This past Wednesday, the Poetry Project, a New York City-based organization dedicated to promoting, fostering, and inspiring the reading and writing of contemporary poetry, hosted a reading—in its entirety—of Frank O’Hara’s iconic, celebrated, and now fifty-year-old Lunch Poems. With the crowd filling the main sanctuary (the headquarters of the Poetry Project are appropriately located in a church), performers such as Edmund Berrigan and The New Yorker’s Peter Schjeldahl each got up and read a single poem to the room’s rapt attention. Greg Ruggiero (editor of the City Lights Open Media series) was there to document it. Here he is in his own words:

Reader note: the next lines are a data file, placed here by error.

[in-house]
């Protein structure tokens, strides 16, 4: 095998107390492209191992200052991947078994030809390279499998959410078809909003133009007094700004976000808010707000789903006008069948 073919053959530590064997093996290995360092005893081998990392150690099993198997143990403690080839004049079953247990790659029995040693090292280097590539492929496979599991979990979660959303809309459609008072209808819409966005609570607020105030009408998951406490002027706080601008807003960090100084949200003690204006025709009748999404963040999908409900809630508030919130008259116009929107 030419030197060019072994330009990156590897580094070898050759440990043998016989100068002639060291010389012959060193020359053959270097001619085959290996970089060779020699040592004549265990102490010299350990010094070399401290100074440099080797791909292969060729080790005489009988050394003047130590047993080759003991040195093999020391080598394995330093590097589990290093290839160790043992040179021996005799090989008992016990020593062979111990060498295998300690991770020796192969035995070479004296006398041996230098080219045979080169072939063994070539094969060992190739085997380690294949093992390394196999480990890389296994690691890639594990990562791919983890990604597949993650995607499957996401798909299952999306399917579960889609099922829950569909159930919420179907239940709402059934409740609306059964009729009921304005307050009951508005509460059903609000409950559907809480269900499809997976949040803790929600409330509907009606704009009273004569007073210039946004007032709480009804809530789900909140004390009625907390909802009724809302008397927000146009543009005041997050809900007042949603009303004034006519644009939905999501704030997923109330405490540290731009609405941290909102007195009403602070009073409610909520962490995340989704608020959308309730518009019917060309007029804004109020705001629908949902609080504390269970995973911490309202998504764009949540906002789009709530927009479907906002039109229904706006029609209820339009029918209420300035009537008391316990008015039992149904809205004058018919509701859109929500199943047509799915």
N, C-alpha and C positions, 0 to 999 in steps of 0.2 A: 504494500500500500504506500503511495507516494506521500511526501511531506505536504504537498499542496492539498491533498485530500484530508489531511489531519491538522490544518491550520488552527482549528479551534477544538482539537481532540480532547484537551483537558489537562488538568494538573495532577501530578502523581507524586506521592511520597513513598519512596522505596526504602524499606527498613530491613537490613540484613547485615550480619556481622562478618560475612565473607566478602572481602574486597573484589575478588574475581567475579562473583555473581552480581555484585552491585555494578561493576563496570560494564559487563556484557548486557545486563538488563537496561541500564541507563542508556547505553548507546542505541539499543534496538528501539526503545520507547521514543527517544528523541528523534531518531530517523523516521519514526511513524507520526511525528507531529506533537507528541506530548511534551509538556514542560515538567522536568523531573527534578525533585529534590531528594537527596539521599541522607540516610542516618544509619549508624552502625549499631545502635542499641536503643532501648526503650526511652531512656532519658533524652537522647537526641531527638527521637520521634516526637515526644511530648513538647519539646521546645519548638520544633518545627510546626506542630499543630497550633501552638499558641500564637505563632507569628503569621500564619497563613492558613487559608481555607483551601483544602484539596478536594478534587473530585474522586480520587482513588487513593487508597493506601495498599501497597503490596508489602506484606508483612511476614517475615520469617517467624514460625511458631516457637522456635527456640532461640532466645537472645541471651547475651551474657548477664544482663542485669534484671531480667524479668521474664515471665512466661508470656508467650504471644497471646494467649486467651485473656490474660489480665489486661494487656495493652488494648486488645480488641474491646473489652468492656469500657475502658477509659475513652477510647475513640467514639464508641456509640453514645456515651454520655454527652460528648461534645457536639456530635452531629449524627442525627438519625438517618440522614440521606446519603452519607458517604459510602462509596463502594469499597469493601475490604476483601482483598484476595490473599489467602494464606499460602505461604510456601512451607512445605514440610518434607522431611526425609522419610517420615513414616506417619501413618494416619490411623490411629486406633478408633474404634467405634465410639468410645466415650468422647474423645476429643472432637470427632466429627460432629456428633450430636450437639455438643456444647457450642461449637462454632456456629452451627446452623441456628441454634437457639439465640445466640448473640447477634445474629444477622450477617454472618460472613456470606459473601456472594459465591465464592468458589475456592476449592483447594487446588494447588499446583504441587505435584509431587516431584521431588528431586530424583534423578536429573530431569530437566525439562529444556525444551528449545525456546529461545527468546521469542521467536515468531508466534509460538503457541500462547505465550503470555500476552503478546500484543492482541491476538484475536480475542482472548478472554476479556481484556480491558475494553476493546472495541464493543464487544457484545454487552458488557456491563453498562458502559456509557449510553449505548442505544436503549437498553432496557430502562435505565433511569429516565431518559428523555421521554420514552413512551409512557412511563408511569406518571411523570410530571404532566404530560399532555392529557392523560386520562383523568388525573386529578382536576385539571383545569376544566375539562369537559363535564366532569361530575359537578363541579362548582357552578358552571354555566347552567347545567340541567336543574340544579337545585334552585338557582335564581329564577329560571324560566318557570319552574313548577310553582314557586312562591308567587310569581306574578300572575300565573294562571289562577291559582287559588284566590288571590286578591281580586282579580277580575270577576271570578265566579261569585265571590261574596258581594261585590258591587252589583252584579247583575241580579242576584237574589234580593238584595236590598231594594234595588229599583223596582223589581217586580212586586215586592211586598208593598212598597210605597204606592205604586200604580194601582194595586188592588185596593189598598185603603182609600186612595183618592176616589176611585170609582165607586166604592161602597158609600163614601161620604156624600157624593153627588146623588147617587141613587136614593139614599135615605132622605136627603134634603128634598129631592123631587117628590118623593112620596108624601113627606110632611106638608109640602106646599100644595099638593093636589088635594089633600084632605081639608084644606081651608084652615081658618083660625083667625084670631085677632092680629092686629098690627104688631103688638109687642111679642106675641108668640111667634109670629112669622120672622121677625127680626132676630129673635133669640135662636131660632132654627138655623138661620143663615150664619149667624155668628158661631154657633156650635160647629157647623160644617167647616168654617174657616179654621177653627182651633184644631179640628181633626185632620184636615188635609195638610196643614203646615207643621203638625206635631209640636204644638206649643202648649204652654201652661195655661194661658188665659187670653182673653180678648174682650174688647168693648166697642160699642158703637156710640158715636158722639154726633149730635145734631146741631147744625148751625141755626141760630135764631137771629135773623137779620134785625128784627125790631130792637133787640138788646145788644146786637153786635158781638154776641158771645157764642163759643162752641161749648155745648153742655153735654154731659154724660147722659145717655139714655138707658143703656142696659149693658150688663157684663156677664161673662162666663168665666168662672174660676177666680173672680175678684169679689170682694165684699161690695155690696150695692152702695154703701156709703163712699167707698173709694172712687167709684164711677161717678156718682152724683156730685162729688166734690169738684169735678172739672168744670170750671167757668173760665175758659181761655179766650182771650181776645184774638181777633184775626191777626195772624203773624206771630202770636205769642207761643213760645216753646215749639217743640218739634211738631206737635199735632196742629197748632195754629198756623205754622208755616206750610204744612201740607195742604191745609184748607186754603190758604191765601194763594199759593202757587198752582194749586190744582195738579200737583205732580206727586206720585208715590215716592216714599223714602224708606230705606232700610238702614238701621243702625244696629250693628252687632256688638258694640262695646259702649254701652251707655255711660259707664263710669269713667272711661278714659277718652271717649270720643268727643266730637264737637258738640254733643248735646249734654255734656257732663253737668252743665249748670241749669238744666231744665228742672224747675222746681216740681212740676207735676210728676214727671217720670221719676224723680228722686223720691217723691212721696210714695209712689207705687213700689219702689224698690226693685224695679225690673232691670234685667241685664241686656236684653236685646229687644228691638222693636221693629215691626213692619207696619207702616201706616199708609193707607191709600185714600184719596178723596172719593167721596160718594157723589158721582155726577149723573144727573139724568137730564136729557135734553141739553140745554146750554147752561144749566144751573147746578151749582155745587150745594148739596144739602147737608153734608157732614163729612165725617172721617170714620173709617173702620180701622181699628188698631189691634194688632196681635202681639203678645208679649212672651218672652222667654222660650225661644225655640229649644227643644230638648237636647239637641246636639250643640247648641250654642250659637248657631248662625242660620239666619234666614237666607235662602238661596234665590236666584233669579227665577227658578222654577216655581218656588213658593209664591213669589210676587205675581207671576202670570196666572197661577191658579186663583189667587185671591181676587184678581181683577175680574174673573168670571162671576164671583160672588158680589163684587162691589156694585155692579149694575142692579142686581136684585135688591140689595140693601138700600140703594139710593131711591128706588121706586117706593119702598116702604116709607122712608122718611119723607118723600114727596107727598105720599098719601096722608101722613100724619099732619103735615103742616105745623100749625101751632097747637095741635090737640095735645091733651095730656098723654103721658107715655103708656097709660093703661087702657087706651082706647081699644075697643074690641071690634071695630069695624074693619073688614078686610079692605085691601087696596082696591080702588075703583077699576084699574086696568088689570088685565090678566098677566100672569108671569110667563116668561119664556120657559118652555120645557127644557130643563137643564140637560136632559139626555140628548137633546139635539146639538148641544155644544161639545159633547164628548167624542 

There was an enormous buzz in the room before it started. The organizers were angels and their sense of excitement and joy really helped set a welcoming vibe. Once the reading began it seemed that a perfect silence was held without interruption for two hours. Not one cell phone broke the spell. The room was so focused, I was concerned that even the muffled sound of my Nikon flashlessly clicking was going to be a drag. The book itself looks and feels beautiful—everywhere you looked its orange cover winked back at you.
For all of us unlucky enough not to have been there, Greg took a lot of pictures, which are posted below. And the beautiful orange-covered anniversary edition of Lunch Poems is now available for purchase from City Lights as of yesterday.
As an added bonus, here is O’Hara reading “Having a Coke with You” himself:
The Paris Review recently released some of these letters and covered the book as well.
For more events related to Lunch Poems, visit our author tour page here.